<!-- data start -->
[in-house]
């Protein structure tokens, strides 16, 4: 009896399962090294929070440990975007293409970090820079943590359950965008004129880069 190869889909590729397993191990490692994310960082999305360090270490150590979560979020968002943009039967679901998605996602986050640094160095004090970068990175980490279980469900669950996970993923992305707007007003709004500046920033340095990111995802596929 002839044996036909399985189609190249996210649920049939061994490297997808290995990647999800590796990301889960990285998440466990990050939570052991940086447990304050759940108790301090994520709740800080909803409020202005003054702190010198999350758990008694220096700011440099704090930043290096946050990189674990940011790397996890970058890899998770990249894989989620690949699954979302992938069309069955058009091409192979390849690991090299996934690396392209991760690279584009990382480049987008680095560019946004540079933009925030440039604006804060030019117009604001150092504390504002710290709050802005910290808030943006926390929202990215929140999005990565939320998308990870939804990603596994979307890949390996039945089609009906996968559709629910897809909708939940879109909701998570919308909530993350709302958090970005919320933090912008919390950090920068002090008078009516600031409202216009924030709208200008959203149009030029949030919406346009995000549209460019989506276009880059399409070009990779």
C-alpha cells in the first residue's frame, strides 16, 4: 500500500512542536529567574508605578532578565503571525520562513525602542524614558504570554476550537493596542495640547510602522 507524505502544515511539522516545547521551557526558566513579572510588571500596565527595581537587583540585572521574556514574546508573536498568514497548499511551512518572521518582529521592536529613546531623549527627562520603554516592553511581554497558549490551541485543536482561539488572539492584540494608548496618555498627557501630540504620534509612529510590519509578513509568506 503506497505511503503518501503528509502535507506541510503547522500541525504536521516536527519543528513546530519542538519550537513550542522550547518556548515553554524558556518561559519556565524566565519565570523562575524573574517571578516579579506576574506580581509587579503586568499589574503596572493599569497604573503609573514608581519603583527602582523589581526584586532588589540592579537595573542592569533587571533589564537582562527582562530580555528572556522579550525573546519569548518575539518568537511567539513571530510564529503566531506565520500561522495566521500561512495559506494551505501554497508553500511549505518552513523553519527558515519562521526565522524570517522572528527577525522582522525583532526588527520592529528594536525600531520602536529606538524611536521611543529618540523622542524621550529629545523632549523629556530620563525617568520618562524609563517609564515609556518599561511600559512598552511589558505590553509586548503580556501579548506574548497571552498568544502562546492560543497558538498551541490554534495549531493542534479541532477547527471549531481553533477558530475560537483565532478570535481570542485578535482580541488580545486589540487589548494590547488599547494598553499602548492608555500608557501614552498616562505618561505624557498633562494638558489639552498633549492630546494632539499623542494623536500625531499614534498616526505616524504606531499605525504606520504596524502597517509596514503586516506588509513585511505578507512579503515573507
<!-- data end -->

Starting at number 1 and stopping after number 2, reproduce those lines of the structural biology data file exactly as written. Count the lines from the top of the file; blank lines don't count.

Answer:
[in-house]
């Protein structure tokens, strides 16, 4: 009896399962090294929070440990975007293409970090820079943590359950965008004129880069 190869889909590729397993191990490692994310960082999305360090270490150590979560979020968002943009039967679901998605996602986050640094160095004090970068990175980490279980469900669950996970993923992305707007007003709004500046920033340095990111995802596929 002839044996036909399985189609190249996210649920049939061994490297997808290995990647999800590796990301889960990285998440466990990050939570052991940086447990304050759940108790301090994520709740800080909803409020202005003054702190010198999350758990008694220096700011440099704090930043290096946050990189674990940011790397996890970058890899998770990249894989989620690949699954979302992938069309069955058009091409192979390849690991090299996934690396392209991760690279584009990382480049987008680095560019946004540079933009925030440039604006804060030019117009604001150092504390504002710290709050802005910290808030943006926390929202990215929140999005990565939320998308990870939804990603596994979307890949390996039945089609009906996968559709629910897809909708939940879109909701998570919308909530993350709302958090970005919320933090912008919390950090920068002090008078009516600031409202216009924030709208200008959203149009030029949030919406346009995000549209460019989506276009880059399409070009990779």